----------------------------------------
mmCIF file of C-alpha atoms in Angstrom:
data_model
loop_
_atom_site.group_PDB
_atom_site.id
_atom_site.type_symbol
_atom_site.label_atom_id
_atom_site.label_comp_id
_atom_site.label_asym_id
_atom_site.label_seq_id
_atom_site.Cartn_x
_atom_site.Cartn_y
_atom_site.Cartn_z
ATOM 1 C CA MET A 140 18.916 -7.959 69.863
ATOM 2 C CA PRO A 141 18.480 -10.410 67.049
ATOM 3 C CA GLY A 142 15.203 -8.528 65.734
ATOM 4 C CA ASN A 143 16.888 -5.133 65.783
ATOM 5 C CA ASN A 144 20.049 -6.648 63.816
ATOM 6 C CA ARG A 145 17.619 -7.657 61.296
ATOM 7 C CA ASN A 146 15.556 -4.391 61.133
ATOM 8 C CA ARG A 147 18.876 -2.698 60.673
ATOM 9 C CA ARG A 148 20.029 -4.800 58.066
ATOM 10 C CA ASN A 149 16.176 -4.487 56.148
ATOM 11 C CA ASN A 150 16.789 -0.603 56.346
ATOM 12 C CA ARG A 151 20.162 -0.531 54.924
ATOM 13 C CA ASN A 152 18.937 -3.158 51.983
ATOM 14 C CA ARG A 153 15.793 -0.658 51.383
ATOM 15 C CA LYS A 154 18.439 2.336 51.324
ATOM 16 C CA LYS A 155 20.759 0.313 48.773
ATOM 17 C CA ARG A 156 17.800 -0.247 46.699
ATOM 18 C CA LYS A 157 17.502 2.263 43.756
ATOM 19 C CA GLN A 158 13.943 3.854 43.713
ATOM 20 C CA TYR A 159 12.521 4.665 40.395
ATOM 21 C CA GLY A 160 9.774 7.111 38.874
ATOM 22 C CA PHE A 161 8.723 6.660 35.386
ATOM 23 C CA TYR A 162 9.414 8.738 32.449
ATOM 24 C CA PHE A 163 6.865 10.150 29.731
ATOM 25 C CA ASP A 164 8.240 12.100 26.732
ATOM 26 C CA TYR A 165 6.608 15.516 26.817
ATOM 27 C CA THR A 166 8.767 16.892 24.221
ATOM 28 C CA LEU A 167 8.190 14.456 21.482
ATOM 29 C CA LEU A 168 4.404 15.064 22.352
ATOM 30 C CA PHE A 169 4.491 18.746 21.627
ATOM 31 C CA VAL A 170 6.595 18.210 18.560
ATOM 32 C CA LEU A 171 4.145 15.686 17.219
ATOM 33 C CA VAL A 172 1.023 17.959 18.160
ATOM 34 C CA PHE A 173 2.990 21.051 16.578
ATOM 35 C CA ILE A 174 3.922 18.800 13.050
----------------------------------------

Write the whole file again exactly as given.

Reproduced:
mmCIF file of C-alpha atoms in Angstrom:
data_model
loop_
_atom_site.group_PDB
_atom_site.id
_atom_site.type_symbol
_atom_site.label_atom_id
_atom_site.label_comp_id
_atom_site.label_asym_id
_atom_site.label_seq_id
_atom_site.Cartn_x
_atom_site.Cartn_y
_atom_site.Cartn_z
ATOM 1 C CA MET A 140 18.916 -7.959 69.863
ATOM 2 C CA PRO A 141 18.480 -10.410 67.049
ATOM 3 C CA GLY A 142 15.203 -8.528 65.734
ATOM 4 C CA ASN A 143 16.888 -5.133 65.783
ATOM 5 C CA ASN A 144 20.049 -6.648 63.816
ATOM 6 C CA ARG A 145 17.619 -7.657 61.296
ATOM 7 C CA ASN A 146 15.556 -4.391 61.133
ATOM 8 C CA ARG A 147 18.876 -2.698 60.673
ATOM 9 C CA ARG A 148 20.029 -4.800 58.066
ATOM 10 C CA ASN A 149 16.176 -4.487 56.148
ATOM 11 C CA ASN A 150 16.789 -0.603 56.346
ATOM 12 C CA ARG A 151 20.162 -0.531 54.924
ATOM 13 C CA ASN A 152 18.937 -3.158 51.983
ATOM 14 C CA ARG A 153 15.793 -0.658 51.383
ATOM 15 C CA LYS A 154 18.439 2.336 51.324
ATOM 16 C CA LYS A 155 20.759 0.313 48.773
ATOM 17 C CA ARG A 156 17.800 -0.247 46.699
ATOM 18 C CA LYS A 157 17.502 2.263 43.756
ATOM 19 C CA GLN A 158 13.943 3.854 43.713
ATOM 20 C CA TYR A 159 12.521 4.665 40.395
ATOM 21 C CA GLY A 160 9.774 7.111 38.874
ATOM 22 C CA PHE A 161 8.723 6.660 35.386
ATOM 23 C CA TYR A 162 9.414 8.738 32.449
ATOM 24 C CA PHE A 163 6.865 10.150 29.731
ATOM 25 C CA ASP A 164 8.240 12.100 26.732
ATOM 26 C CA TYR A 165 6.608 15.516 26.817
ATOM 27 C CA THR A 166 8.767 16.892 24.221
ATOM 28 C CA LEU A 167 8.190 14.456 21.482
ATOM 29 C CA LEU A 168 4.404 15.064 22.352
ATOM 30 C CA PHE A 169 4.491 18.746 21.627
ATOM 31 C CA VAL A 170 6.595 18.210 18.560
ATOM 32 C CA LEU A 171 4.145 15.686 17.219
ATOM 33 C CA VAL A 172 1.023 17.959 18.160
ATOM 34 C CA PHE A 173 2.990 21.051 16.578
ATOM 35 C CA ILE A 174 3.922 18.800 13.050